Thursday, July 30, 2015
I don't do editorials very often and strictly speaking this isn't one either. But I ran across the old Peanuts cartoon above and remembered how much I enjoyed its homespun philosophy when it was alive and kicking in newspapers. Frankly I was taken by how much that cartoon applies to my personal way of thinking, perhaps not so much by choice, but by the fact that silence often keeps trouble at bay.
There are some notable historical exceptions, of course, namely Sir Thomas Moore, whose silence in the matter of his King proved to be his undoing. But I actually refer to those of us who are card-carrying members of Club Dread, introverts all. I happen to be one its long-term members at this stage being reminded by the Wombie about a pitifully introverted situation when I was buying school clothes way back when. I said "It doesn't make any difference" when when the poor clerk tried to assist in my search.
And I'm getting worse. I probably don't have enough years left to become a wacko-style recluse, but I find the avoidance of social situations increasingly relieving. But I digress. I see all over the news these headlines:
"Waylon Jennings son apologizes..."
"Ben Carson apologizes over Prison remarks..."
"Rep. Alday publicly apologizes..."
"Fox News apologizes..."
"Louis Tomlinson apologizes..."
"Steele to Rush: I'm sorry..."
"Matt Barnes personally apologized..."
"Amy Pascal apologized..."
"Judge apologized over remarks..."
"Alan Grayson apologizes..."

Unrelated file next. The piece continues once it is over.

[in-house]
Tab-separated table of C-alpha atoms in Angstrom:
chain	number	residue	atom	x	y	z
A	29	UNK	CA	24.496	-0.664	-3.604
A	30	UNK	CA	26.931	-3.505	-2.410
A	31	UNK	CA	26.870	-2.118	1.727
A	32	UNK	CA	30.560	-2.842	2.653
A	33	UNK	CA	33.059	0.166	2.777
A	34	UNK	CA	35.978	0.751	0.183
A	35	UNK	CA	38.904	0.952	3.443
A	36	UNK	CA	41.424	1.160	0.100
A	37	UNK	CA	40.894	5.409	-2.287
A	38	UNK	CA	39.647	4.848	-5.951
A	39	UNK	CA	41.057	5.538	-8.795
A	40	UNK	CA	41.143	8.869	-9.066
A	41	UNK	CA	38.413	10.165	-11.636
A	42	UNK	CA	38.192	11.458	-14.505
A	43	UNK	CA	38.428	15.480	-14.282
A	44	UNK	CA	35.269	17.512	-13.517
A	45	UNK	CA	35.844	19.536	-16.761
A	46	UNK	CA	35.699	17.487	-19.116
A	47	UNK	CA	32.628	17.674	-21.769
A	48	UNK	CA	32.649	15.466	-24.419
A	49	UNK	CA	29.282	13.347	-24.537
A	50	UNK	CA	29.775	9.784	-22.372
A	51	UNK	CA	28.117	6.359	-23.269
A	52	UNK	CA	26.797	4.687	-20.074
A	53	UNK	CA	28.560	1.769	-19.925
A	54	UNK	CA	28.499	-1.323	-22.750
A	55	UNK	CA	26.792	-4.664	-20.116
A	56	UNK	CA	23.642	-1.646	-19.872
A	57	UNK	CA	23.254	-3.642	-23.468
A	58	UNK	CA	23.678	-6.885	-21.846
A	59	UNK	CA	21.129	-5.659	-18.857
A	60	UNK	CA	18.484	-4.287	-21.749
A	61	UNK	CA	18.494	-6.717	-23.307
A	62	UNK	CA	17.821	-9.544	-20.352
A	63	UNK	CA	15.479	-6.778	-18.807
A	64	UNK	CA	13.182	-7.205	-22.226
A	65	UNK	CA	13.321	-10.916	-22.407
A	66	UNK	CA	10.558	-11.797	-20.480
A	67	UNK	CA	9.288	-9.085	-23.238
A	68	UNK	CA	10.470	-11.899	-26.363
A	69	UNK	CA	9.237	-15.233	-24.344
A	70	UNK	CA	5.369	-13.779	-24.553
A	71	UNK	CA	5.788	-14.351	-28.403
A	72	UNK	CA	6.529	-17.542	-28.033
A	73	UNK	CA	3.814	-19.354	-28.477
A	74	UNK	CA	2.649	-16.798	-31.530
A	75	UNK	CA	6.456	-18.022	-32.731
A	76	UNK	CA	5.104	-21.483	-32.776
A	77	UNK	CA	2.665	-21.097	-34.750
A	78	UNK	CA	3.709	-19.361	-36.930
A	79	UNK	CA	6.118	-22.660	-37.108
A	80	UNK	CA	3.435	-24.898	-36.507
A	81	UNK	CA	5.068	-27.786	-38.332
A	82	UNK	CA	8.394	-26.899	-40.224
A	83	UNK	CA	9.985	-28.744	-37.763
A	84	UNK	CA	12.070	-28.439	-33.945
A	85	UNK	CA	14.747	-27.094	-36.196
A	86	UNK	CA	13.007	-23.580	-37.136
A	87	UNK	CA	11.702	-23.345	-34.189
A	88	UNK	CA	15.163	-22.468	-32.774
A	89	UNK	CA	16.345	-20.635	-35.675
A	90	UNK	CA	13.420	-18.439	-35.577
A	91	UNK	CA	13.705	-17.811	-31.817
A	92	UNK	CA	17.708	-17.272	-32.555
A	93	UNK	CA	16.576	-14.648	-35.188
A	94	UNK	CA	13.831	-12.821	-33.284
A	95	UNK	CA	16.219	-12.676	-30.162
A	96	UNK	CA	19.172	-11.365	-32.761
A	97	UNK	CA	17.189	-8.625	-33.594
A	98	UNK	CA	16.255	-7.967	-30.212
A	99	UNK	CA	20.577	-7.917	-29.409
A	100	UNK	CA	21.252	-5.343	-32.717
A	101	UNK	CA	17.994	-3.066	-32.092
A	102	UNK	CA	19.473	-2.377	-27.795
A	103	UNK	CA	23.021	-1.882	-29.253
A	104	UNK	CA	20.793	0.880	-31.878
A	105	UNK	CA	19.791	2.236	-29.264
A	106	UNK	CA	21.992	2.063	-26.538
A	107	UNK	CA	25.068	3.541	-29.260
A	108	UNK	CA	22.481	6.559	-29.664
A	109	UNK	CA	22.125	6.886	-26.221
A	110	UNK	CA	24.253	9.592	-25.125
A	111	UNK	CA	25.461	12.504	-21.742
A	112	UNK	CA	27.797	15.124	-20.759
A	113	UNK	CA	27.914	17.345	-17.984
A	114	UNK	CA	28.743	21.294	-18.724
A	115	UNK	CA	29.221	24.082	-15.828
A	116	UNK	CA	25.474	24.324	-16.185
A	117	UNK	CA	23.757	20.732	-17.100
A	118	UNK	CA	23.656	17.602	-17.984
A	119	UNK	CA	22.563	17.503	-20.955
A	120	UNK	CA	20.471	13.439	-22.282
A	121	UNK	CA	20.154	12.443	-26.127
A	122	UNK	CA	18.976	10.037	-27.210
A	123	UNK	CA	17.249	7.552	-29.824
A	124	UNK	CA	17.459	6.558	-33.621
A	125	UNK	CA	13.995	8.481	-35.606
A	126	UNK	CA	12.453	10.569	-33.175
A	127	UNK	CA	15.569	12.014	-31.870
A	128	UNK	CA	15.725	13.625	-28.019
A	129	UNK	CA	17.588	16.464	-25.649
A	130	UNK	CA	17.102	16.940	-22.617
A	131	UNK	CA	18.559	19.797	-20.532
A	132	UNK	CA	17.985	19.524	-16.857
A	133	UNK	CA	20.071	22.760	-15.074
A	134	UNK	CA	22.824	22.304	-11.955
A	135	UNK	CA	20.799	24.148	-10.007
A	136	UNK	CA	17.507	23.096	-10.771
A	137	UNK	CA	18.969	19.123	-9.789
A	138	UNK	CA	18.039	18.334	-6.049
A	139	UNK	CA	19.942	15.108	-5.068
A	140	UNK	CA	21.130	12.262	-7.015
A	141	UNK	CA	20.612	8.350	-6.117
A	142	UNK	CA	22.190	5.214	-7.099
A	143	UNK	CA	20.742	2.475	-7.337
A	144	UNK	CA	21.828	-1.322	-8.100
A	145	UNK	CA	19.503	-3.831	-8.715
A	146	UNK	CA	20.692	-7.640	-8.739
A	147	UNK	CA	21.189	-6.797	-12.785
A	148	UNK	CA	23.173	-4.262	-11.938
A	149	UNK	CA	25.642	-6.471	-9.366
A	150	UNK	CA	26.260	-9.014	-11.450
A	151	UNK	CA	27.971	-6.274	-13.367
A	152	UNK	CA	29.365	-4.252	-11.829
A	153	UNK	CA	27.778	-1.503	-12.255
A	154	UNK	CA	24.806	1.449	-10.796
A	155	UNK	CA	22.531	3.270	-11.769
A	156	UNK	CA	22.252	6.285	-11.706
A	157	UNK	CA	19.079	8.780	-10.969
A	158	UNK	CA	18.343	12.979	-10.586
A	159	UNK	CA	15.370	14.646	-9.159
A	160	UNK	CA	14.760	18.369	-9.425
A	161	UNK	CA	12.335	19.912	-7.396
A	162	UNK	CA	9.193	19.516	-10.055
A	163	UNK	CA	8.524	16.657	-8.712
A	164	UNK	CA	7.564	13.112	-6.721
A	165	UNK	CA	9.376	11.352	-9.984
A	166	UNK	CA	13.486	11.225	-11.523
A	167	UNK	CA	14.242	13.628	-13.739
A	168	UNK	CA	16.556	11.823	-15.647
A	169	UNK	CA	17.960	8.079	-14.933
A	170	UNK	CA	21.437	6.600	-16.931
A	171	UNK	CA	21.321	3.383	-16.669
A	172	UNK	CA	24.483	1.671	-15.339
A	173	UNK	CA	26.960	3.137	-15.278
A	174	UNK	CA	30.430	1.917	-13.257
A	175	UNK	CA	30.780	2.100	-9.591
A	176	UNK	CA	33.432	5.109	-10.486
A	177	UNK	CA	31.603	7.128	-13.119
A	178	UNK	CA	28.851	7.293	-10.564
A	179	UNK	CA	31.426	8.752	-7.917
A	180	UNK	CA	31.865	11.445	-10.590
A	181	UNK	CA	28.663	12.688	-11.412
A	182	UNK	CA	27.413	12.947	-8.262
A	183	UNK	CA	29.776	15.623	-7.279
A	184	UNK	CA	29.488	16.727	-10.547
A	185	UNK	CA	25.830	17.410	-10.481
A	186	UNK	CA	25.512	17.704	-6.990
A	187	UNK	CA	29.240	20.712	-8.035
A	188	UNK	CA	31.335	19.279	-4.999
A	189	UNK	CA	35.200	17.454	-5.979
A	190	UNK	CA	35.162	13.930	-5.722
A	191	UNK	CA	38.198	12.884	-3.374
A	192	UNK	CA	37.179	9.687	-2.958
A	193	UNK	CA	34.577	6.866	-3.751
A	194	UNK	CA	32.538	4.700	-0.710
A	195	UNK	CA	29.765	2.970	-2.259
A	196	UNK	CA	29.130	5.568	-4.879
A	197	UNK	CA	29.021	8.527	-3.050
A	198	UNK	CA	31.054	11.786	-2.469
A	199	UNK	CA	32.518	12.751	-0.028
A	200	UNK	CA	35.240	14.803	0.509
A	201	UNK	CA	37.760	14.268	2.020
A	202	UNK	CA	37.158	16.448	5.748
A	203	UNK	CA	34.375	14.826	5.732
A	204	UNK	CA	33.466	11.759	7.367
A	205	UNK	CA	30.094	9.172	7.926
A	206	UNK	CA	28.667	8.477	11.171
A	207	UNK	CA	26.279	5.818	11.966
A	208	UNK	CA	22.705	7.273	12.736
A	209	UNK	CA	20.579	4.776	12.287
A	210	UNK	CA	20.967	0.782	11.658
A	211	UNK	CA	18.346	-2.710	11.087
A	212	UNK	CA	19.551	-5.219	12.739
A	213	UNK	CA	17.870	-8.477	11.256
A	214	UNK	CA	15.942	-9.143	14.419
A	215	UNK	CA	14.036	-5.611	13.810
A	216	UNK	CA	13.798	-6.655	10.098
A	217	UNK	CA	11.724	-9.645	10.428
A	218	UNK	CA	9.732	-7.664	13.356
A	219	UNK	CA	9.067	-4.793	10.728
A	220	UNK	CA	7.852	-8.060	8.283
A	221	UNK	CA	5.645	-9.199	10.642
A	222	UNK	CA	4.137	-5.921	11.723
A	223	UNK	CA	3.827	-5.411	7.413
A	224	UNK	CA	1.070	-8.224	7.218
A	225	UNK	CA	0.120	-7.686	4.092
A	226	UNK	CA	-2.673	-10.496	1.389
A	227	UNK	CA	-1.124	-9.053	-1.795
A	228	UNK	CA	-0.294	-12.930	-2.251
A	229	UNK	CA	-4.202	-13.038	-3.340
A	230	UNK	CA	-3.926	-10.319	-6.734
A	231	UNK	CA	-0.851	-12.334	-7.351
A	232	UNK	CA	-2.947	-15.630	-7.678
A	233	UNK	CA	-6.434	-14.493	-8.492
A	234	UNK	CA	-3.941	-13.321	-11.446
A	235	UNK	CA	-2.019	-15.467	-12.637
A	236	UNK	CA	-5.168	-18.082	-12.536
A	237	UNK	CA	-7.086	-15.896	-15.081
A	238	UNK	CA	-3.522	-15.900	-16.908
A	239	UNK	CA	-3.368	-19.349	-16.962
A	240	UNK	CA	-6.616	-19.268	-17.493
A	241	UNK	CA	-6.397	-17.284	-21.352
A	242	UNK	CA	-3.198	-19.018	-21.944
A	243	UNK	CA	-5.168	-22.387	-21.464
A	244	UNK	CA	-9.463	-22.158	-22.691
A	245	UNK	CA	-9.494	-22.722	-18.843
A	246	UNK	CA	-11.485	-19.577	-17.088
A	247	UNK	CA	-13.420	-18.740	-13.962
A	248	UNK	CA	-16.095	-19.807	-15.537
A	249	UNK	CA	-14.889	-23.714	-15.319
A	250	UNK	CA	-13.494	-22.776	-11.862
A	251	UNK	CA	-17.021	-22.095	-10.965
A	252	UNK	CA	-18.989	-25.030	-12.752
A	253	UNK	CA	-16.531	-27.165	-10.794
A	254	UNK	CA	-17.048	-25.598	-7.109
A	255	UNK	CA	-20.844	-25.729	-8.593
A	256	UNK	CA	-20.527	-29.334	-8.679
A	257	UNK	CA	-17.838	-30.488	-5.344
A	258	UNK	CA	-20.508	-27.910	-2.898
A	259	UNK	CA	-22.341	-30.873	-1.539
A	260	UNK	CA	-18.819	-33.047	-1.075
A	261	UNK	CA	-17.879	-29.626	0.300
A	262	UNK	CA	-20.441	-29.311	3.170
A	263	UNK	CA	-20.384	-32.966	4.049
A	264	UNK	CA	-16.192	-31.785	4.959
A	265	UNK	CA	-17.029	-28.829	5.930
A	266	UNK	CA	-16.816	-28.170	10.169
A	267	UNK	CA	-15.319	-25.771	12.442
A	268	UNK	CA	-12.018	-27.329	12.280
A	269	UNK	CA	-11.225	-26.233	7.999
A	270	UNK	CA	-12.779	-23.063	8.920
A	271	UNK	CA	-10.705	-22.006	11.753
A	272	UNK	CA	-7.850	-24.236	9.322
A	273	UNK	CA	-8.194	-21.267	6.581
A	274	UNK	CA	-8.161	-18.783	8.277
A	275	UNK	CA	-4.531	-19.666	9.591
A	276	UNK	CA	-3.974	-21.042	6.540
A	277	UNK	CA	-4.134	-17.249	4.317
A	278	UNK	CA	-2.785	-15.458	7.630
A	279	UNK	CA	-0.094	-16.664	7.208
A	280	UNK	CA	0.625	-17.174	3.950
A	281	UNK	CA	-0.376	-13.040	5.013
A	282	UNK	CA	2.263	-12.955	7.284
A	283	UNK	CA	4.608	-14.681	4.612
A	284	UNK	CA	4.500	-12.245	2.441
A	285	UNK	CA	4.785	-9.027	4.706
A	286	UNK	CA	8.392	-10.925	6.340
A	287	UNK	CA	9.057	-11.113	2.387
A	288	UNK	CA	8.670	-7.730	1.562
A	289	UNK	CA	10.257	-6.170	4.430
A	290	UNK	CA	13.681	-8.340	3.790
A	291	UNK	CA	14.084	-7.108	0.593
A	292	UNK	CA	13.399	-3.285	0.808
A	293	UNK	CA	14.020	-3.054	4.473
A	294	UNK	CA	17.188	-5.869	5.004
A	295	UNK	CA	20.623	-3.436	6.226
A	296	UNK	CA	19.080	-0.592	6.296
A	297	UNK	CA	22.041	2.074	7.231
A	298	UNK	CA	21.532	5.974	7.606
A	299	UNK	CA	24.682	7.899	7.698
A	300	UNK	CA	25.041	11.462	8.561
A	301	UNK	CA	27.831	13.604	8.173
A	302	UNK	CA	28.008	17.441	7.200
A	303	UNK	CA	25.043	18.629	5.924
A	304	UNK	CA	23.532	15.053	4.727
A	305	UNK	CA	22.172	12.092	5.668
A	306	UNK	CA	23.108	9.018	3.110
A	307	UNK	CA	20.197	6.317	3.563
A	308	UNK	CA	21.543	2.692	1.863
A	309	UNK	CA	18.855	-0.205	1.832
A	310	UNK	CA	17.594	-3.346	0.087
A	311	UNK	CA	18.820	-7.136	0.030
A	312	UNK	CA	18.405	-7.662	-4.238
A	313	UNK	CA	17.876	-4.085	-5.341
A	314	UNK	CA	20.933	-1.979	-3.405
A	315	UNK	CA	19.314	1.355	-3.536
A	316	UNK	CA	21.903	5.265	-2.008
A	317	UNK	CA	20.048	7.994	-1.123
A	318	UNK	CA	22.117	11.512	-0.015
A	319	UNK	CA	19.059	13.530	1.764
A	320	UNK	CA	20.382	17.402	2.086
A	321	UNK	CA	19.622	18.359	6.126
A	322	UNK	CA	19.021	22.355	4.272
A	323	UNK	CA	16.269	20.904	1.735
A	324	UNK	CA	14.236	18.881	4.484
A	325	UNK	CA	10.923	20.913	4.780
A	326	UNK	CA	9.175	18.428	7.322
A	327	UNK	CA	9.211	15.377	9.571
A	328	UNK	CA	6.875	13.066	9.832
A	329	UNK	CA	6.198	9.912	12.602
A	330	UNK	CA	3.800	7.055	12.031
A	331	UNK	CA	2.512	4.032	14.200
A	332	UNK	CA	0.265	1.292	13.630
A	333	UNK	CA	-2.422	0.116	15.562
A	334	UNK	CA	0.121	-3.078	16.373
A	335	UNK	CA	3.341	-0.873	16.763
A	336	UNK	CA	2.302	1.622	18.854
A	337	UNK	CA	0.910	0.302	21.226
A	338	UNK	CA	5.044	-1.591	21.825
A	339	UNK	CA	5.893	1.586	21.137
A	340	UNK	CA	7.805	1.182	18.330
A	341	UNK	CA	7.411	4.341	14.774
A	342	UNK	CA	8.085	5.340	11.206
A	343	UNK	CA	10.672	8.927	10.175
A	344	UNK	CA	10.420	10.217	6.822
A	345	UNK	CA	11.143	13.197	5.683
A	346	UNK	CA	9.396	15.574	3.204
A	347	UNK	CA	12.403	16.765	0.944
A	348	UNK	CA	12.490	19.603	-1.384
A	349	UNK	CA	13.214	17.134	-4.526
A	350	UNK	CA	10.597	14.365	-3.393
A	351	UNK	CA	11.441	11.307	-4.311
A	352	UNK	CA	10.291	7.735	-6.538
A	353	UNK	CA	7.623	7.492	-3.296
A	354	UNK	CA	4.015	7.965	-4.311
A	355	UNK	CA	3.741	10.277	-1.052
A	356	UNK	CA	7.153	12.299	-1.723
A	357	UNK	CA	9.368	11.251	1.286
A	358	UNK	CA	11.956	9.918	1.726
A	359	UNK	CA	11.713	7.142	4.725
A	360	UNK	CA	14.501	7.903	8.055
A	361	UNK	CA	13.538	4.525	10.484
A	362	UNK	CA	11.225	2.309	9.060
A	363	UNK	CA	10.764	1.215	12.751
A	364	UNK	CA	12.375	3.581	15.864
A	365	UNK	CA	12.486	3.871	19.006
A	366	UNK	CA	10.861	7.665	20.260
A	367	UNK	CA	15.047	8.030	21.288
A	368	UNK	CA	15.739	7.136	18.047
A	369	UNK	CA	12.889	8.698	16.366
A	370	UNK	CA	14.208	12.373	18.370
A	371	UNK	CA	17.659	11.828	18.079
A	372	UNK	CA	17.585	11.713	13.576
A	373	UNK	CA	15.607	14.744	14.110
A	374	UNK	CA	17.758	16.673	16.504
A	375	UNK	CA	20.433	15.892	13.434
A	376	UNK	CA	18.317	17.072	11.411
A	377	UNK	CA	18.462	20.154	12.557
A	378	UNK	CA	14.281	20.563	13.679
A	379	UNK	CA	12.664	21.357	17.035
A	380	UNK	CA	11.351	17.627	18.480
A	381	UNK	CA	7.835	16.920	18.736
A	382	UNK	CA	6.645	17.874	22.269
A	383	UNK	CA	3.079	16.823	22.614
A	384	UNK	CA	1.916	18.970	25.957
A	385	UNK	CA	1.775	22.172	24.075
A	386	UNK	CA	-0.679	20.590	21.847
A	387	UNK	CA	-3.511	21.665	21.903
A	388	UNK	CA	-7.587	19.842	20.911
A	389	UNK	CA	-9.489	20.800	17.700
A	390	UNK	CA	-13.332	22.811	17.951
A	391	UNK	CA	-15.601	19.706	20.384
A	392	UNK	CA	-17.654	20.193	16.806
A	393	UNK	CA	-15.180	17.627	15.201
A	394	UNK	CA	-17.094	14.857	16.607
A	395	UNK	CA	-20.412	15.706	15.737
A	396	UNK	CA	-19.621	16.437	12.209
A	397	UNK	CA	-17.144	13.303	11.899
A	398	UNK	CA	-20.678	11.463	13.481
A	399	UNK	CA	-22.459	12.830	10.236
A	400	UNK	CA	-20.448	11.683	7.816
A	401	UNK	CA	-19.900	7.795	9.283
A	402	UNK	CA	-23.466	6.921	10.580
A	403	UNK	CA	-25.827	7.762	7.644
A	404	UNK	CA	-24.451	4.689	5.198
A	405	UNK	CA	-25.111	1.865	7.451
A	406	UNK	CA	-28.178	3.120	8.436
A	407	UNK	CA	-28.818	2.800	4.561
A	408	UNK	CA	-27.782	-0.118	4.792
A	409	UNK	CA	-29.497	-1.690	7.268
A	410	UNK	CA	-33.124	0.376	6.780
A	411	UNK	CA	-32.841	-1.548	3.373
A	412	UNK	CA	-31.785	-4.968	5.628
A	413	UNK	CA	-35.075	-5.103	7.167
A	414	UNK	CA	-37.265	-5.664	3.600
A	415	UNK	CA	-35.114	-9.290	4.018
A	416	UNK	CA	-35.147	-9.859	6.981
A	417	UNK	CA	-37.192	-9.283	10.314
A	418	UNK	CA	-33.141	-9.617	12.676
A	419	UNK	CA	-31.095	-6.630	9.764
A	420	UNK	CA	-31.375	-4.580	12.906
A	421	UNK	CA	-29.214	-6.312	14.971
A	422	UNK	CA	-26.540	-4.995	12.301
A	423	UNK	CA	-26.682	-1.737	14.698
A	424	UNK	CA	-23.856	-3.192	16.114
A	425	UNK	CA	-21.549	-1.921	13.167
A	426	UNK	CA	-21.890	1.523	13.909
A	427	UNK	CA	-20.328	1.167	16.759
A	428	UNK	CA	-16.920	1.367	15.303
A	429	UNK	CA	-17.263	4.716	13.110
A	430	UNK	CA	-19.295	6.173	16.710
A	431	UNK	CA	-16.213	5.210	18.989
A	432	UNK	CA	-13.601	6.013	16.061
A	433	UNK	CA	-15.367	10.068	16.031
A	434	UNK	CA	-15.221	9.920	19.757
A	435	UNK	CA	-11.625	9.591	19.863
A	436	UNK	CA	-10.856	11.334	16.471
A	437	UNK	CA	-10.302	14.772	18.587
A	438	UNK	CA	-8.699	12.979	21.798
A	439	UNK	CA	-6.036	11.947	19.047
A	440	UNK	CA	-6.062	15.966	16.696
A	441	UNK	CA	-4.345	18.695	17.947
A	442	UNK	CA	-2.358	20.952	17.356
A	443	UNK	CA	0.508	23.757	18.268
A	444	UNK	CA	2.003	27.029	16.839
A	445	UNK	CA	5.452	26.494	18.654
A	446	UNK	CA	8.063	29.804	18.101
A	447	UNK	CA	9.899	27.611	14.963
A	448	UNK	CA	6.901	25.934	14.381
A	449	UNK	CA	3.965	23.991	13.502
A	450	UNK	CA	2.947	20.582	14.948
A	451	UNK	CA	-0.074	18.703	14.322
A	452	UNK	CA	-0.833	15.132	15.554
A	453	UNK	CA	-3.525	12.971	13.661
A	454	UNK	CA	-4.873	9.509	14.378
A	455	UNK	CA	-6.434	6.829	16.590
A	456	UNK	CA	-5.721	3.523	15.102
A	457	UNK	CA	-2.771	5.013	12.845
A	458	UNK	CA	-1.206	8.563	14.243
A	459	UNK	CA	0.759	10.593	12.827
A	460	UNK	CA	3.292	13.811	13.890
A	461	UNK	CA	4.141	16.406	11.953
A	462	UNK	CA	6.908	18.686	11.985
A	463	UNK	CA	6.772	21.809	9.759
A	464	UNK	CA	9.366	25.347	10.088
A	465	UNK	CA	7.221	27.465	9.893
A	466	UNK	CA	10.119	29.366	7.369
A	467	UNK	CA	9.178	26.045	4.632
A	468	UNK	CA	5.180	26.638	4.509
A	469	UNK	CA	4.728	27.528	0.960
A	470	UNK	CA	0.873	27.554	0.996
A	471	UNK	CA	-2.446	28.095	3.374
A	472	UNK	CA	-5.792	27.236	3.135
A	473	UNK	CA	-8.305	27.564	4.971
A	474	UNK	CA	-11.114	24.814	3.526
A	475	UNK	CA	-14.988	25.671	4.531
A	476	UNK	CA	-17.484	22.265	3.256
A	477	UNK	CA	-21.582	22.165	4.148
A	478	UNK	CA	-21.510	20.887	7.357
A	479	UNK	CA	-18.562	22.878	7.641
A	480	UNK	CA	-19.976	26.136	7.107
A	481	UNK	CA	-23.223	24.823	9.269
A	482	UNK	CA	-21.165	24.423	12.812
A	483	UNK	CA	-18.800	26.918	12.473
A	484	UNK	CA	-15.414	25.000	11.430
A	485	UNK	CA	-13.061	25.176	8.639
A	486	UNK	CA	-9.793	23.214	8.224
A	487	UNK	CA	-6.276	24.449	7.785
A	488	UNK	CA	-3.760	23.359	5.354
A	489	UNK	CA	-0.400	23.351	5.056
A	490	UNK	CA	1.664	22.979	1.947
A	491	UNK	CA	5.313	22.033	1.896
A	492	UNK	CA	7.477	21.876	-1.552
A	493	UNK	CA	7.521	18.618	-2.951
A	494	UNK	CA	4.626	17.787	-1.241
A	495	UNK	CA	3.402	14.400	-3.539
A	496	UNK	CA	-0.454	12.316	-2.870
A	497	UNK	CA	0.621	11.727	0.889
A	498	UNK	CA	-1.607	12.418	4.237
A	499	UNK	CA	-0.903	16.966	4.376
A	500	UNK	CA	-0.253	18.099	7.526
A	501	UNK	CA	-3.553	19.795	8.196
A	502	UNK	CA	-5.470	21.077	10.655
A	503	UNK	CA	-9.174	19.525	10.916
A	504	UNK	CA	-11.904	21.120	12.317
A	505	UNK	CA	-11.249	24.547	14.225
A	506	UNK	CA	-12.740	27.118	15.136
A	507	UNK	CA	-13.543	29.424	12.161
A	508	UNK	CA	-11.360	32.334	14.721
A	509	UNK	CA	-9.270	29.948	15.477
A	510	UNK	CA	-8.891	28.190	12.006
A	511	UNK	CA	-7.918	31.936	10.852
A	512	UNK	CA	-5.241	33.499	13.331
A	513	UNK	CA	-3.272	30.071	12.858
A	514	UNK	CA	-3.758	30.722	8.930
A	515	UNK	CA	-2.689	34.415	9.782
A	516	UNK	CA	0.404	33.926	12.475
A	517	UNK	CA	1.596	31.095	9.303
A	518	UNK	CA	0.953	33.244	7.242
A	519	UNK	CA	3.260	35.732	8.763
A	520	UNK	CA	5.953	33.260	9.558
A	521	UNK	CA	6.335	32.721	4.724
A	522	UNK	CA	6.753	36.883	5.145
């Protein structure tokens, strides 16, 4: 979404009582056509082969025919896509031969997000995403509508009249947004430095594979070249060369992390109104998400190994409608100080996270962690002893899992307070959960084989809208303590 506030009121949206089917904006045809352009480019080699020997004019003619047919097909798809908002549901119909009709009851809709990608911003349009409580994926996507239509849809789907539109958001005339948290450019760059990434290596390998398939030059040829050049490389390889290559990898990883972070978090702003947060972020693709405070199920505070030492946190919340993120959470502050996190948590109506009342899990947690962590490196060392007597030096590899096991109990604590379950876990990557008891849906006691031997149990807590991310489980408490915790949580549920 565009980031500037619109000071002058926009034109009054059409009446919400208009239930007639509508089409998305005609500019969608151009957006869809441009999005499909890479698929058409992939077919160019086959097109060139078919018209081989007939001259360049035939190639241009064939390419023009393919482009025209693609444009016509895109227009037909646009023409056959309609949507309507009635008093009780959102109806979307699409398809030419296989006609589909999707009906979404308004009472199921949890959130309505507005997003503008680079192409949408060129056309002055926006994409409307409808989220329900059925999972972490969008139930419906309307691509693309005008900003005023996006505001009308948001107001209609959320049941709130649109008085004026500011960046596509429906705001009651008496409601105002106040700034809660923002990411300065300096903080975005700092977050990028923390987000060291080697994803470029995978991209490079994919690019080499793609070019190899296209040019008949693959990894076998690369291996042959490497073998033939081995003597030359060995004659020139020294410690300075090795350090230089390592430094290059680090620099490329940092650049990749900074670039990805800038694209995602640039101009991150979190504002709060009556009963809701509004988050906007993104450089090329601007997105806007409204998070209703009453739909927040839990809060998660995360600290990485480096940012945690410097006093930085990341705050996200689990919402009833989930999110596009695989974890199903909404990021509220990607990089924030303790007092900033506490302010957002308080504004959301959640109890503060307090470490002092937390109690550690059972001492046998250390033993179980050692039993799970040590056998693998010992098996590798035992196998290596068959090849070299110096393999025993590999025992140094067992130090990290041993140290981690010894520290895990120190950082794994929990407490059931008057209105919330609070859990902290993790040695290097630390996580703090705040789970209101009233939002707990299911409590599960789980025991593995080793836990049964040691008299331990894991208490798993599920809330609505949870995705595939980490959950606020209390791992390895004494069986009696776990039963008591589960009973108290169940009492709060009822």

"Golf channel analyst apologizes for lynch remark...
"George Takei apologizes..."
"Boomer Esaiason apologizes..."
"Ariana Grande apologizes..."
Type in 'apologizes' in your browser and be astounded at the page after page after page of recent and more recent apologies over stupid remarks people have made. A lot of these are Tweets or Twitters, or whatever term is used. I know nothing of these forms of media. I don't Tweet, Instagram, Snapchat and rarely do the Facebook thing. I blog. Facebook seems a lot like the old adage we heard in the AIDS days, "When you have sex, you have sex with everyone that person had sex with." On Facebook I post something then I find out it went to all manor of person place and thing. It scares me. But I digress again.
Seems like people use these social media platforms to keep their legion of fans interested in them (mistake number one) then have to apologize to everyone when they say something stupid (mistake number two). Mark Twain's adage, "Better to be thought a fool than to open one's mouth and remove all doubt" holds as true today as it did a hundred years ago. None of the social media platforms are leaving very soon (mistake number 3) so we'll be living with all of these individuals who must keep their names in the headlines in order to keep themselves or their brand relevant (think Caitlyn).
For me, I shall remain the silent guy in the corner of the room, either too afraid to reveal my foolishness, or too scared of making social mistakes, which seem to linger with me more than they should. I have often said that extroverts provide the savory spices that make a stew (the world) a memorable feast. Introverts, meanwhile, make sure the kitchen is well stocked and that there is an audience. Introverts may not be the loudest, or funniest, or most popular at the party, but then, we seldom have anything to apologize for the next morning.